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Diet over exercise: a multi-pronged examination

By – Bad Breath Expert
Posted: August 19, 2013, Updated: February 17, 2014
SUMMARY: A well-balanced diet is necessary for a healthy body and mouth, and fitness experts believe it trumps exercise for weight loss. 

diet exercise bad breath

Getting skinny and fit is a goal for many Americans, and one celebrity fitness trainer says your diet may play a bigger role than your exercise level. Bob Harper, trainer on "The Biggest Loser" says that diet trumps exercise when it comes to weight loss. Similarly, your diet is a major factor in the health and wellbeing of your teeth and gums. Food and drink can cause damage to the teeth and gums as well as cause bad breath. Follow these tips and tricks to ensure that you are getting the utmost benefits from your daily diet:

"It is all about your diet," Harper told Reuters."I used to think a long time ago that you can beat everything you eat out of you and it's just absolutely not the case."

Water for soda
Soda is highly addictive: from the high level of sugar to the caffeine. Have you ever heard that if you stop drinking carbonated beverages for a month, you would lose ten pounds? With the loads of calories, fat and artificial substances, soda can be one of the worst parts of your diet. Begin by cutting out soda and replacing it with water during meals. Water fills you up, leaving you with less room to eat unnecessary calories. At the same rate, drinking water with your meals will help to flush away particles of food that get stuck along the gum line and in small crevices, which cause bad breath.

Starch for whole grains
White bread, starchy crackers and white rice have never really been considered junk food, but these items are far from healthy. While these aren't considered a sweet treat, white bread and other starches break down to become sugar. Plus, starchy white bread is known for its sticky texture that can get trapped in the teeth. Then, as it's breaking down, it attracts anaerobic bacteria that wreak havoc on the gums, teeth and breath.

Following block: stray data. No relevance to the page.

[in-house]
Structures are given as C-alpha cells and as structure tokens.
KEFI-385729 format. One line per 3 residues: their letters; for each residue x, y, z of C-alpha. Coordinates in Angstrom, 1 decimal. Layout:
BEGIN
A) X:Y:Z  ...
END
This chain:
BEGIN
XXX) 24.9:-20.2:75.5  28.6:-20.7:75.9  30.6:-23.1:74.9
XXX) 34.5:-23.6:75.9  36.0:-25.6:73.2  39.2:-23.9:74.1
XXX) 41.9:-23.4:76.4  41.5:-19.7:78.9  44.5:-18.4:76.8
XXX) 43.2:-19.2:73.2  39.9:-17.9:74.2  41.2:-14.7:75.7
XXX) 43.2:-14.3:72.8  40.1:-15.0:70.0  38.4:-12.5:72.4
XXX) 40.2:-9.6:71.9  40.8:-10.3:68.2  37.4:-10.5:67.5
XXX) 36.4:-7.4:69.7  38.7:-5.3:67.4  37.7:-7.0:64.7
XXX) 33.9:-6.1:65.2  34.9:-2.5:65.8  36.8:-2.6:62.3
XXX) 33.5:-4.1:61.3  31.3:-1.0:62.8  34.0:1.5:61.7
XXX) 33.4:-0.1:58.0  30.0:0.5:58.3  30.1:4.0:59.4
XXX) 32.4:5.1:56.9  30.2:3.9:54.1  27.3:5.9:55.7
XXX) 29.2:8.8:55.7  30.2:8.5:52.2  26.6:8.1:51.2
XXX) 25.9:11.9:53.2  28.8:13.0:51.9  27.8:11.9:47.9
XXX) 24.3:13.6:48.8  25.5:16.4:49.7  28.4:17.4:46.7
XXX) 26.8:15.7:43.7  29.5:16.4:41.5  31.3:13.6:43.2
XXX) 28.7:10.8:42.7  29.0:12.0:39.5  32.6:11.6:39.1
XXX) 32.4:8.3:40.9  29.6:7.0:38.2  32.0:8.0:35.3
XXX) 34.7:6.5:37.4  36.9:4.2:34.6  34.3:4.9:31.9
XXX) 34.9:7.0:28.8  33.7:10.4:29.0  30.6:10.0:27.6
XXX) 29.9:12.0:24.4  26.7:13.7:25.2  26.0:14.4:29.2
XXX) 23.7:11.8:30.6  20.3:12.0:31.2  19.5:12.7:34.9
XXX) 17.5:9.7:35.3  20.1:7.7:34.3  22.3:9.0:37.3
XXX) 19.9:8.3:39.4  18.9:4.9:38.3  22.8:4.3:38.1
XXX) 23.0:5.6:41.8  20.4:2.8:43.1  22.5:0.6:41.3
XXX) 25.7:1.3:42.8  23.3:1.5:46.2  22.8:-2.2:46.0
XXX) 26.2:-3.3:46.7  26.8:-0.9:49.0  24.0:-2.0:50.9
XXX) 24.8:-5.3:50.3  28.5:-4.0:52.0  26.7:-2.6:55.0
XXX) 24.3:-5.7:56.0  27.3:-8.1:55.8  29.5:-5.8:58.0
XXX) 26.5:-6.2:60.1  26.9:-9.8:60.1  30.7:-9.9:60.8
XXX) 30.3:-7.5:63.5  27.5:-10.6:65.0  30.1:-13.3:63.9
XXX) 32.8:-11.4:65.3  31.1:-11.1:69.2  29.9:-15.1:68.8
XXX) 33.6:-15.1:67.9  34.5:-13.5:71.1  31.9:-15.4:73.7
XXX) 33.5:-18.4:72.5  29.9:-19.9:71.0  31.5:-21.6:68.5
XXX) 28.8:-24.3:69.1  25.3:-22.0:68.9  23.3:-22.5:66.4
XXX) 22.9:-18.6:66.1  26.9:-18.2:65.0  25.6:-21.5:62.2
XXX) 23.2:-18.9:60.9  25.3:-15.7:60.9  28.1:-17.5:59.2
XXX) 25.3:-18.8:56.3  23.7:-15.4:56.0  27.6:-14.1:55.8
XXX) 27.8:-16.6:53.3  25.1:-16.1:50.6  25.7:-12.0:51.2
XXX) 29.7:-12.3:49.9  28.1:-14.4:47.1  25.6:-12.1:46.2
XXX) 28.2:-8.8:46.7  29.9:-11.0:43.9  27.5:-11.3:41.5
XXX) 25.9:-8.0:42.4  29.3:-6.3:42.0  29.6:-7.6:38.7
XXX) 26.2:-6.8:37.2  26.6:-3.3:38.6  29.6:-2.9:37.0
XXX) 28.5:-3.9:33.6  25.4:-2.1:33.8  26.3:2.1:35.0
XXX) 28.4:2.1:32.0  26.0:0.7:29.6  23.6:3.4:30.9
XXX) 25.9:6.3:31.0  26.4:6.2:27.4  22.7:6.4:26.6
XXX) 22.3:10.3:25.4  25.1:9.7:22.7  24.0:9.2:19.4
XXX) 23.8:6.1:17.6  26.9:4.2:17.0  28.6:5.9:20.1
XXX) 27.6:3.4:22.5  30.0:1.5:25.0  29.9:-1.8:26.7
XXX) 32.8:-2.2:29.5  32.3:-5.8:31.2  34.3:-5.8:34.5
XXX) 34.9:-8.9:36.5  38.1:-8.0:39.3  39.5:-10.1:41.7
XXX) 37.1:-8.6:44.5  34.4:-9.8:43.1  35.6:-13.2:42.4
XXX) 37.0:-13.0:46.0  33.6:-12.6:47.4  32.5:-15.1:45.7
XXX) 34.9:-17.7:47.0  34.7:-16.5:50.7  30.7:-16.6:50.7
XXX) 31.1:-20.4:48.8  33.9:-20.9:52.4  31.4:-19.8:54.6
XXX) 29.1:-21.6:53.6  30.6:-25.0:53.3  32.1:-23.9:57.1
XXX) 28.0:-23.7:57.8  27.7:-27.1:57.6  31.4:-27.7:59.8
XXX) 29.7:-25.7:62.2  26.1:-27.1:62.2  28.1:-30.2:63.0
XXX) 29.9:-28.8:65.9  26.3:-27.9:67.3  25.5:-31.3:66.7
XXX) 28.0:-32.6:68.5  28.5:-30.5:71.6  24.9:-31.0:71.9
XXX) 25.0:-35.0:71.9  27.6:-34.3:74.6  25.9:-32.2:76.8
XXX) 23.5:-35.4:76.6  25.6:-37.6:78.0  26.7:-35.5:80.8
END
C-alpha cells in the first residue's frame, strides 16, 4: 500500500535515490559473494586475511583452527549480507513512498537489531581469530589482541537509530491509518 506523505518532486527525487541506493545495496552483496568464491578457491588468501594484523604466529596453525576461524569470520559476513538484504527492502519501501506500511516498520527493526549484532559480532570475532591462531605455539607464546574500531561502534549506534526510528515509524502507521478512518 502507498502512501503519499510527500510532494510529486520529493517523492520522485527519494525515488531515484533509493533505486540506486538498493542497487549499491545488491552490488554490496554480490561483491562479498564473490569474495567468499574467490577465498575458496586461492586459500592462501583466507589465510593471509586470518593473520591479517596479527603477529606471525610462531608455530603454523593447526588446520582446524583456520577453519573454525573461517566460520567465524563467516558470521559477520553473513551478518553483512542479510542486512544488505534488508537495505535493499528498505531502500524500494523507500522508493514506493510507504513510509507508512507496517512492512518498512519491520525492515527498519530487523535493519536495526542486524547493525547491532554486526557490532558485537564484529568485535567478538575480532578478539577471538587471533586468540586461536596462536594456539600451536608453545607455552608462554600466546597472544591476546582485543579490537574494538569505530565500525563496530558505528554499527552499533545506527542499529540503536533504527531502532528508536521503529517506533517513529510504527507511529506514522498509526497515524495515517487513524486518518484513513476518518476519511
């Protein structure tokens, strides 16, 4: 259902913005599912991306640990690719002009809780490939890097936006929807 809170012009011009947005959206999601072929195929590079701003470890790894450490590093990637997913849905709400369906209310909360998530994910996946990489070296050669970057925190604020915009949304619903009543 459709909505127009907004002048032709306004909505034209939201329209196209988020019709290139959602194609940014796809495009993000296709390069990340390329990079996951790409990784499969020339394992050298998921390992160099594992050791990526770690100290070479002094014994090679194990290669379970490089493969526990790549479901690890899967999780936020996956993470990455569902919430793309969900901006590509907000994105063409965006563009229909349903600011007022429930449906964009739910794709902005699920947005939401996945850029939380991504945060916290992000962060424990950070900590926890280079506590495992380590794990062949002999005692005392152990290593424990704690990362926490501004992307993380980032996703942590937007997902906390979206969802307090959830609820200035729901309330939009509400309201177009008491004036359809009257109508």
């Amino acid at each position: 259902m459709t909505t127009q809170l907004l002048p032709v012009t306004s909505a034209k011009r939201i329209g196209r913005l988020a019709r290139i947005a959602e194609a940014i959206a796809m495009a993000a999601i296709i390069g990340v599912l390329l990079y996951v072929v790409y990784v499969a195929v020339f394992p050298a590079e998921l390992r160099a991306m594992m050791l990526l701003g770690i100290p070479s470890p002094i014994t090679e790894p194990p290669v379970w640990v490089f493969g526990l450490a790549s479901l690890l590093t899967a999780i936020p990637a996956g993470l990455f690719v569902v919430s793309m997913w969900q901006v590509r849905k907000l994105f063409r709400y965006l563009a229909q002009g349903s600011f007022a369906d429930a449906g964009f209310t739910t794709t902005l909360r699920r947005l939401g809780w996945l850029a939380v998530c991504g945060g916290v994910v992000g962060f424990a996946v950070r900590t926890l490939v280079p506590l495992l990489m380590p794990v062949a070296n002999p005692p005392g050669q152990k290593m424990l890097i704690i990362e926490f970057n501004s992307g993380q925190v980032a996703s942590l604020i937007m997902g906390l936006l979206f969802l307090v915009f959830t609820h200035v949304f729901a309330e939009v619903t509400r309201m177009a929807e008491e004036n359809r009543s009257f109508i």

Fruits and vegetables
Fresh produce should be a staple in any balanced diet because these items contain a high amount of vitamins and low levels of fat and calories. And at the same time, fruits and vegetables contain water, which fills you up and hydrates you. We could go on for days about the health benefits of fruits and vegetables, but one of the other - and often overlooked - benefits is their role in a healthy mouth. Not only do fruits and veggies contain vitamins and antioxidants that battle the accumulation of anaerobic bacteria in the mouth, they can also get rid of dental plaque and freshen the breath.

Swap beer for wine
It's hard to say no when fitness and nutrition experts note the positive benefits of wine, but it's still best to moderate your intake. Instead of sipping on an ice cold brew, opt for a glass of wine, which has fewer calories and more antioxidants. Luckily, researchers believe that beer is similar in that a glass a day is OK, but it isn't as nice on your breath. But remember, drinking too much alcohol will simply dry out your mouth and cause bad breath. Follow up your alcoholic beverage of choice with a glass of water to moisten the mouth and rinse away bacteria.

To maintain a healthy body, pearly whites and strong gums, you need to be aware of the food and drinks you are consuming. Add heaping servings of fruits and vegetables to every meal, skip out on the sugar and stick to that single glass of red wine, and you'll be on your way to health and wellness.

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